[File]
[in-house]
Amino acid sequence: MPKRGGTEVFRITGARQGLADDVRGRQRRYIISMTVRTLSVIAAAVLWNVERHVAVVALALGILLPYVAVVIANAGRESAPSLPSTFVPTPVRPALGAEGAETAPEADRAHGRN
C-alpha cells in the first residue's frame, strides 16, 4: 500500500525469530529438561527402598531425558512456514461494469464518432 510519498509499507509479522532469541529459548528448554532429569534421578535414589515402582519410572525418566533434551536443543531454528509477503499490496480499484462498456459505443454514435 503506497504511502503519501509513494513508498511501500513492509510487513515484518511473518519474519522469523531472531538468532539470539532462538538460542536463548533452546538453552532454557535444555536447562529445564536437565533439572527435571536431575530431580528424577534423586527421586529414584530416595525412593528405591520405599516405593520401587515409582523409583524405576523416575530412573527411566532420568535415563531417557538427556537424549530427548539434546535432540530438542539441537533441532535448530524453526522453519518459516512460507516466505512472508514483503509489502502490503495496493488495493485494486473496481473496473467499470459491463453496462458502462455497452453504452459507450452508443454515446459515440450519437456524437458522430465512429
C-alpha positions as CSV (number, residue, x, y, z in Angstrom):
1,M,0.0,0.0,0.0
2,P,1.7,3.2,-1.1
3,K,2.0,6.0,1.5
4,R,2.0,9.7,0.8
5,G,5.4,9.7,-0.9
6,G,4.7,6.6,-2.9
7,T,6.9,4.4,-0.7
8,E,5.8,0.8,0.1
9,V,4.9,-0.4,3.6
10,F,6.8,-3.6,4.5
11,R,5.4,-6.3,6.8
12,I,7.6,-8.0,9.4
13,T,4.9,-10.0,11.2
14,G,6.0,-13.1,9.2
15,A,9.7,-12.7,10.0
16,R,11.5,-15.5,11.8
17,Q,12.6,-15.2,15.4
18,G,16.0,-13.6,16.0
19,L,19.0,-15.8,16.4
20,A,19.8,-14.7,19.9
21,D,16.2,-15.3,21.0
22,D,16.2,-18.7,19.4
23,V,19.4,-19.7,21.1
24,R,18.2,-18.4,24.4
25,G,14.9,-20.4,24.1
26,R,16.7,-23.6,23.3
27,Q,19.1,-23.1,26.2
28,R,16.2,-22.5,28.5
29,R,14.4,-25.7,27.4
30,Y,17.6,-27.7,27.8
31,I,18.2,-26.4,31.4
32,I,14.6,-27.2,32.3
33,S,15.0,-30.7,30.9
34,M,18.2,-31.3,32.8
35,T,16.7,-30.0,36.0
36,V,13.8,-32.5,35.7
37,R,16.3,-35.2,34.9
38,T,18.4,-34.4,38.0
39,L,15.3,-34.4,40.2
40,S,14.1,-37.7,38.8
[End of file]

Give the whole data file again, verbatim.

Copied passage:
[in-house]
Amino acid sequence: MPKRGGTEVFRITGARQGLADDVRGRQRRYIISMTVRTLSVIAAAVLWNVERHVAVVALALGILLPYVAVVIANAGRESAPSLPSTFVPTPVRPALGAEGAETAPEADRAHGRN
C-alpha cells in the first residue's frame, strides 16, 4: 500500500525469530529438561527402598531425558512456514461494469464518432 510519498509499507509479522532469541529459548528448554532429569534421578535414589515402582519410572525418566533434551536443543531454528509477503499490496480499484462498456459505443454514435 503506497504511502503519501509513494513508498511501500513492509510487513515484518511473518519474519522469523531472531538468532539470539532462538538460542536463548533452546538453552532454557535444555536447562529445564536437565533439572527435571536431575530431580528424577534423586527421586529414584530416595525412593528405591520405599516405593520401587515409582523409583524405576523416575530412573527411566532420568535415563531417557538427556537424549530427548539434546535432540530438542539441537533441532535448530524453526522453519518459516512460507516466505512472508514483503509489502502490503495496493488495493485494486473496481473496473467499470459491463453496462458502462455497452453504452459507450452508443454515446459515440450519437456524437458522430465512429
C-alpha positions as CSV (number, residue, x, y, z in Angstrom):
1,M,0.0,0.0,0.0
2,P,1.7,3.2,-1.1
3,K,2.0,6.0,1.5
4,R,2.0,9.7,0.8
5,G,5.4,9.7,-0.9
6,G,4.7,6.6,-2.9
7,T,6.9,4.4,-0.7
8,E,5.8,0.8,0.1
9,V,4.9,-0.4,3.6
10,F,6.8,-3.6,4.5
11,R,5.4,-6.3,6.8
12,I,7.6,-8.0,9.4
13,T,4.9,-10.0,11.2
14,G,6.0,-13.1,9.2
15,A,9.7,-12.7,10.0
16,R,11.5,-15.5,11.8
17,Q,12.6,-15.2,15.4
18,G,16.0,-13.6,16.0
19,L,19.0,-15.8,16.4
20,A,19.8,-14.7,19.9
21,D,16.2,-15.3,21.0
22,D,16.2,-18.7,19.4
23,V,19.4,-19.7,21.1
24,R,18.2,-18.4,24.4
25,G,14.9,-20.4,24.1
26,R,16.7,-23.6,23.3
27,Q,19.1,-23.1,26.2
28,R,16.2,-22.5,28.5
29,R,14.4,-25.7,27.4
30,Y,17.6,-27.7,27.8
31,I,18.2,-26.4,31.4
32,I,14.6,-27.2,32.3
33,S,15.0,-30.7,30.9
34,M,18.2,-31.3,32.8
35,T,16.7,-30.0,36.0
36,V,13.8,-32.5,35.7
37,R,16.3,-35.2,34.9
38,T,18.4,-34.4,38.0
39,L,15.3,-34.4,40.2
40,S,14.1,-37.7,38.8